• Post Reply Bookmark Topic Watch Topic
  • New Topic
permaculture forums growies critters building homesteading energy monies kitchen purity ungarbage community wilderness fiber arts art permaculture artisans regional education skip experiences global resources cider press projects digital market permies.com pie forums private forums all forums
this forum made possible by our volunteer staff, including ...
master stewards:
  • r ranson
  • Anne Miller
  • Pearl Sutton
stewards:
  • paul wheaton
  • Nicole Alderman
  • Liv Smith
master gardeners:
  • Carla Burke
  • John F Dean
  • Nancy Reading
  • Jay Angler
  • Timothy Norton
gardeners:
  • Jordan Holland
  • Jeremy VanGelder
  • Andrés Bernal

Plant ID please (possibly/probably a tomatillo!)

 
Posts: 8437
Location: Ozarks zone 7 alluvial, clay/loam with few rocks 50" yearly rain
2121
4
  • Likes 4
  • Mark post as helpful
  • send pies
    Number of slices to send:
    Optional 'thank-you' note:
  • Quote
  • Report post to moderator
Nightshade family...maybe a ground cherry of some sort?
20230917_162408-2.jpg
[Thumbnail for 20230917_162408-2.jpg]
20230917_165606_Burst05-2.jpg
[Thumbnail for 20230917_165606_Burst05-2.jpg]
 
gardener
Posts: 1466
Location: the mountains of western nc
410
forest garden trees foraging chicken food preservation wood heat
  • Likes 5
  • Mark post as helpful
  • send pies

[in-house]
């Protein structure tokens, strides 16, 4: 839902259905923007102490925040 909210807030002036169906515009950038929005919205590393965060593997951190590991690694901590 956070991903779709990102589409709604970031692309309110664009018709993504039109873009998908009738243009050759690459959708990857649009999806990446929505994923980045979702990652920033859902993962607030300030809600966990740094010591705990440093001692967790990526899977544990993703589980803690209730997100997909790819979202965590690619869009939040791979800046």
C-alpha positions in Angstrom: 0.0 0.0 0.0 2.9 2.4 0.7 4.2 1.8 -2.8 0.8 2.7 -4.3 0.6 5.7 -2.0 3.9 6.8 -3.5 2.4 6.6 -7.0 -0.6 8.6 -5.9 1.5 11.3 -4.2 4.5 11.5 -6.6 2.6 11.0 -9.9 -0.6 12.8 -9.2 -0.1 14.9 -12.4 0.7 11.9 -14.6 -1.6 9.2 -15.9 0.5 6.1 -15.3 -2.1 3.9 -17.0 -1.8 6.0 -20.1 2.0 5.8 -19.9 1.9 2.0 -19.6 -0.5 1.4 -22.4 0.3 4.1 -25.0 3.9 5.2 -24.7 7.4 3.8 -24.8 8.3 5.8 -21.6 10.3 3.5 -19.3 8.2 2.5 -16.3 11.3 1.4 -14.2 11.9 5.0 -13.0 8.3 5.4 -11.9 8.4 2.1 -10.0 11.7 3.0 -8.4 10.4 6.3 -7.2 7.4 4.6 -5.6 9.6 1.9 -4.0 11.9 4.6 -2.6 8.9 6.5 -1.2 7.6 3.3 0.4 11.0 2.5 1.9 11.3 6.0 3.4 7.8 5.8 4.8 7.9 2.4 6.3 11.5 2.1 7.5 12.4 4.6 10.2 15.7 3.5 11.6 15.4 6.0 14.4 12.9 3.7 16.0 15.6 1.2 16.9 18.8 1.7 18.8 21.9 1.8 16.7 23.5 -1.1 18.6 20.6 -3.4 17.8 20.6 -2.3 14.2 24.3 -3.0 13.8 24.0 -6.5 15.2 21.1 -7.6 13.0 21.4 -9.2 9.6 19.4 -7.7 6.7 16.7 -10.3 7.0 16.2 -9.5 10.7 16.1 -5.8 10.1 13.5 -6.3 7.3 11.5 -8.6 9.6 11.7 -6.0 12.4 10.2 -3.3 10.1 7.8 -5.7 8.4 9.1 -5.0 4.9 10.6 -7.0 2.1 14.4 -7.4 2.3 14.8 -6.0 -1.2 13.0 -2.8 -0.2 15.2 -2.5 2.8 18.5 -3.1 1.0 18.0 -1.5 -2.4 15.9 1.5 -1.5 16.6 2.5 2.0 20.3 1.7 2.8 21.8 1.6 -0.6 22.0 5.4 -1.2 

Number of slices to send:
    Optional 'thank-you' note:
  • Quote
  • Report post to moderator
sure looks like a Physalis! not a species i’m familiar with, though.
 
author & steward
Posts: 6688
Location: Cache Valley, zone 4b, Irrigated, 9" rain in badlands.
2984
  • Likes 5
  • Mark post as helpful
  • send pies
    Number of slices to send:
    Optional 'thank-you' note:
  • Quote
  • Report post to moderator
Pending production of fruit, I'd call it tomatillo.
 
pollinator
Posts: 445
228
hugelkultur forest garden food preservation medical herbs wood heat
  • Likes 3
  • Mark post as helpful
  • send pies
    Number of slices to send:
    Optional 'thank-you' note:
  • Quote
  • Report post to moderator
Looks just like my tomatillos but you should know fairly soon when fruit starts setting. Nice healthy plant though.
 
Judith Browning
Posts: 8437
Location: Ozarks zone 7 alluvial, clay/loam with few rocks 50" yearly rain
2121
4
  • Likes 7
  • Mark post as helpful
  • send pies
    Number of slices to send:
    Optional 'thank-you' note:
  • Quote
  • Report post to moderator
Thanks everyone!

It would be wonderful if it's a tomatillo